N° 4 | November 2015

Paediatric nurses and healthy eating promotion

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The role of nurses for preventing and managing obesity

Childhood obesity is rising at an alarming rate, and it is predicted that by 2050, 25% of children in the United Kingdom (UK) could be obese (DoH, 2011a), with lifelong consequences for health and psychosocial wellbeing. Nurses play an important role in obesity prevention and management although whether nurses should be role models for health and ‘practice what they preach’ is subject to debate1-5. Although overweight, obesity, physical inactivity and poor dietary habits are prevalent amongst nurses6,7, few studies have investigated the perceptions of nurses towards the promotion of healthy eating to their patients and whether they believe nurses should be role models for health. In this study, sixty-seven paediatric nurses from 14 ward areas on a single site of an acute National Health Service (NHS) Trust completed a questionnaire about their weight, dietary habits, physical activity, self-efficacy and their attitudes towards nurses being role models for health. Respondents were mostly female, aged 18-65 years, and had been employed as a paediatric nurse between three months and 31.5 years. Responses came from staff nurses (67.2%), junior sisters (25.4%), and sisters (7.5%).

Nurses should be role models for health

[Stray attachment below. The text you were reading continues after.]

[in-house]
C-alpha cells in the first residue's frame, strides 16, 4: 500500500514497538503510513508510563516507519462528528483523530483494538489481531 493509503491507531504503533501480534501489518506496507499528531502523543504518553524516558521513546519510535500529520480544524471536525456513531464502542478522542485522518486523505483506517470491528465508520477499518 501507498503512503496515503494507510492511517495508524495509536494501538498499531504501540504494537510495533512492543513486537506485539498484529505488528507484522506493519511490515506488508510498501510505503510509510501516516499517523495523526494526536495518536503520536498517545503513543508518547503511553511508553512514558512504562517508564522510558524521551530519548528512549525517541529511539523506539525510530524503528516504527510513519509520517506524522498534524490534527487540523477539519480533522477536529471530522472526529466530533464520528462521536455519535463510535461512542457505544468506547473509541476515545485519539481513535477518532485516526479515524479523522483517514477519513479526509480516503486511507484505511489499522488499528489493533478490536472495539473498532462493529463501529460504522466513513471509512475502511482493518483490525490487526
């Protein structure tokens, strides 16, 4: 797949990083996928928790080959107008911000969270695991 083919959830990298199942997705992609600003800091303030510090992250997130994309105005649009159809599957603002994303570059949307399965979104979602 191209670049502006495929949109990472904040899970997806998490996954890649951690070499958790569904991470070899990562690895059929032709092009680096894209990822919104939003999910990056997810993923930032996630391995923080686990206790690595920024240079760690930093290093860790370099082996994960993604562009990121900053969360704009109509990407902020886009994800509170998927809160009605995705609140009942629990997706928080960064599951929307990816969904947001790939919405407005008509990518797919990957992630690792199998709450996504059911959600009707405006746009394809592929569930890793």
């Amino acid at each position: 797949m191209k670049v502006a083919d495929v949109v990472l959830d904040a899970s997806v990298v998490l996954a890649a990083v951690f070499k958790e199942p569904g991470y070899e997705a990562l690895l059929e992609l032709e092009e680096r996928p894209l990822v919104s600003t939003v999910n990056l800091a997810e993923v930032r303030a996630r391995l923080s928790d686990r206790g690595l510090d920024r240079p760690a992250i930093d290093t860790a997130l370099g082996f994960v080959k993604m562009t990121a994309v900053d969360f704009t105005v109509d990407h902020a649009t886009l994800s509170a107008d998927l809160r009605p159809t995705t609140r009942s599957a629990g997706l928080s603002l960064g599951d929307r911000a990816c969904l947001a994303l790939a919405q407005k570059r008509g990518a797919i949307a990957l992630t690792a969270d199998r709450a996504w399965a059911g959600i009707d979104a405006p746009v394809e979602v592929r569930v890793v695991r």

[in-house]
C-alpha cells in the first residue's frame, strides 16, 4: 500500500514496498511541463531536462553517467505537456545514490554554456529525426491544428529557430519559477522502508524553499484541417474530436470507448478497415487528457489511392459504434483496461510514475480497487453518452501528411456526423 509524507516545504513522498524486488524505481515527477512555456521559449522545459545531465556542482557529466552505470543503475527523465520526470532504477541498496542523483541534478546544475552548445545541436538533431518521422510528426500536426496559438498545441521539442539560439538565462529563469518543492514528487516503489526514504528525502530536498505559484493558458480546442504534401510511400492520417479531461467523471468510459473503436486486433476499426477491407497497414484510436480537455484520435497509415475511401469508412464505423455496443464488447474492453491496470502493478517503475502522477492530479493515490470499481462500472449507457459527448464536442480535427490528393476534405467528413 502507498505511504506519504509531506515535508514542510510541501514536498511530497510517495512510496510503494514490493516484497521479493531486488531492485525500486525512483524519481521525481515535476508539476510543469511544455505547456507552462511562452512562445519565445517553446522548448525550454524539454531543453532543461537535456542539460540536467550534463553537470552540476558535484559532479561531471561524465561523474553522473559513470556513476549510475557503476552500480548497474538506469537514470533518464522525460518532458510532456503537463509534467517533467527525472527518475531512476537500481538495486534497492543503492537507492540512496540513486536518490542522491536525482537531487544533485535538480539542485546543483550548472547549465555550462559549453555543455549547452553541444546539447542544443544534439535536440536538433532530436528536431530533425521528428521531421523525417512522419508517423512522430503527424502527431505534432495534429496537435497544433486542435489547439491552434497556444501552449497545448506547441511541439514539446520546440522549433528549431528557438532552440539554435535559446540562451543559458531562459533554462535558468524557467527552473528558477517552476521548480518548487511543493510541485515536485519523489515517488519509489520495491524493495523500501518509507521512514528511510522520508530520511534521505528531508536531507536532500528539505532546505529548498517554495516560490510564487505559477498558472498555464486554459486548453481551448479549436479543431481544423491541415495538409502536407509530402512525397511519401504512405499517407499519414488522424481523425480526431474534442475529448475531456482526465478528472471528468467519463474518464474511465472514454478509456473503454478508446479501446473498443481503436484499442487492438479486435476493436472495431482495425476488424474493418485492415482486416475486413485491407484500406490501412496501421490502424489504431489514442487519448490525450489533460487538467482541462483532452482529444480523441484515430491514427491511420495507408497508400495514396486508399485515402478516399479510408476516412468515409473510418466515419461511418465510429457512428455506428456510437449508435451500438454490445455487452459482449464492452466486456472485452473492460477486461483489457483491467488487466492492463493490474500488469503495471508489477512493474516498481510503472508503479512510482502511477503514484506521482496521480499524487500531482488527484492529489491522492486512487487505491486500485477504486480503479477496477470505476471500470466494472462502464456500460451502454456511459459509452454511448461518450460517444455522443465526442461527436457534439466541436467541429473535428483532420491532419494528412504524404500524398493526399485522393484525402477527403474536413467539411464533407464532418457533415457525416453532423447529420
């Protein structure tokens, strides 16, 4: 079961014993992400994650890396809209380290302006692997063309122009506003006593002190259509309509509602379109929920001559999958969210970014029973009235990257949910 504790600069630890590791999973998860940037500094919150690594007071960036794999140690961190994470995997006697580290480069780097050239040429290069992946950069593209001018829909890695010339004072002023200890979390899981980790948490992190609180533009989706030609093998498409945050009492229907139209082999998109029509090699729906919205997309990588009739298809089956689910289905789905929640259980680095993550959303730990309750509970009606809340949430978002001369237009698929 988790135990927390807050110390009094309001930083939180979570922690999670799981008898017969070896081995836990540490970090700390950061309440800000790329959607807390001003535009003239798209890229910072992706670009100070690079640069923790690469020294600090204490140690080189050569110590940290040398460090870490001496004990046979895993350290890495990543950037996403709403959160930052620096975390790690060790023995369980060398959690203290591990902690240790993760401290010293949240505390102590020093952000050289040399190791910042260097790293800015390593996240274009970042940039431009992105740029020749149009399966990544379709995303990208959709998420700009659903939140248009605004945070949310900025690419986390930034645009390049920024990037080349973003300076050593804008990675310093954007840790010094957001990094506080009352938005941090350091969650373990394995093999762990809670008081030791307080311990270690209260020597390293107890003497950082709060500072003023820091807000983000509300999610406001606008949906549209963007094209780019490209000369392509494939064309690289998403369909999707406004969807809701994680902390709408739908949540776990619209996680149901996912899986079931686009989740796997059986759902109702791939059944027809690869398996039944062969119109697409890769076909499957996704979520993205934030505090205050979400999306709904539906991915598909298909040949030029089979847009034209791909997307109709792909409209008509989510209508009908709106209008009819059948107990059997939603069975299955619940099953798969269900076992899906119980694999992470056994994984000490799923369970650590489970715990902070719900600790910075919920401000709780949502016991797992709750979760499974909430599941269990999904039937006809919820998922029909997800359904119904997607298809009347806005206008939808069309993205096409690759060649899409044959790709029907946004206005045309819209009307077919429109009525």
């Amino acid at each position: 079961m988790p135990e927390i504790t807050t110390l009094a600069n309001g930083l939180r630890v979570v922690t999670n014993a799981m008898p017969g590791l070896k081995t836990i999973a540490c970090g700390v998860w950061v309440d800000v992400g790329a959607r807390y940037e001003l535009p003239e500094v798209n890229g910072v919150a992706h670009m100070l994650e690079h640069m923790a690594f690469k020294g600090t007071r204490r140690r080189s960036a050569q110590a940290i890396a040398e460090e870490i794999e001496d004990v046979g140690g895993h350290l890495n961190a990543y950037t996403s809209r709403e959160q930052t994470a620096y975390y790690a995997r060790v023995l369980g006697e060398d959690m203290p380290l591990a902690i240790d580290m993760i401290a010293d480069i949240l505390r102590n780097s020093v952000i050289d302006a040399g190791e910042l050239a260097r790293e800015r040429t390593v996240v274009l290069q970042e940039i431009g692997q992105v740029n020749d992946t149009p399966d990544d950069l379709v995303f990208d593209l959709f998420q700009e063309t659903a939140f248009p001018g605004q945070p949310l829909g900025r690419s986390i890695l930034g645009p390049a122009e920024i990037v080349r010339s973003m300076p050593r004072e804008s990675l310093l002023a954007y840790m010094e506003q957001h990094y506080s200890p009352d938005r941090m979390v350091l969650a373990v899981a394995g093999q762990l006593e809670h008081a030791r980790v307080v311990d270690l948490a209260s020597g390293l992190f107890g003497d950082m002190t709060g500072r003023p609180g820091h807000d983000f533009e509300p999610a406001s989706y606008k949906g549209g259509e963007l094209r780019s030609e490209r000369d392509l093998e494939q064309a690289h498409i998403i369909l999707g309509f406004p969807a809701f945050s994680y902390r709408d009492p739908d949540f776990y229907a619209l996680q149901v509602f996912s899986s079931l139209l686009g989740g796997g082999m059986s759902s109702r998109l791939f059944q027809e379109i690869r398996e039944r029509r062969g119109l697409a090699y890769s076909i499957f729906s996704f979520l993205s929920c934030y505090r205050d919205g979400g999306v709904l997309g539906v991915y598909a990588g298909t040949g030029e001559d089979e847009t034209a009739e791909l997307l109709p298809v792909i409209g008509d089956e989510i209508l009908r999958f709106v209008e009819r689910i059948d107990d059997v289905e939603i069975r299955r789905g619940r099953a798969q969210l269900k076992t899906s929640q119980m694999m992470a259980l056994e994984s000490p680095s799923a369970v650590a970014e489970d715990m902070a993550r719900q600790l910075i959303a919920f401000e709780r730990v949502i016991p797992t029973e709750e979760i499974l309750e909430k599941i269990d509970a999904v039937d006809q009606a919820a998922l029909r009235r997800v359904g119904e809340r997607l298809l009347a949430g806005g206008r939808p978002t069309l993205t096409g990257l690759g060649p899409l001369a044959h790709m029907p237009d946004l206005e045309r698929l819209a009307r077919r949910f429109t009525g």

Nurses feel that it is important to present themselves as role models for health, but this belief is inconsistent with their reported health behaviours. Nurses in this study indicated that they were highly concerned about the rising prevalence of childhood obesity (92.5%). Most of the nurses felt that health promotion to children and their families should be part of a paediatric nurse’s job role (88.1%) and that paediatric nurses should present themselves as role models for health (83.6%). A minority disagreed that nurses should « practice what they preach »; those who disagreed were more likely to be overweight or obese. Overall, half of the nurses in this sample perceived that paediatric nurses are not currently good role models to children and their families (49.3%). Negative health behaviours were prevalent, since almost half of the nurses self-reported being overweight or obese (44.8%), 79% reported that they did not consume five portions of fruits/vegetables per day, and 30% reported that they did not get the Government’s recommendation of 150 minutes of moderate-intensity exercise per week.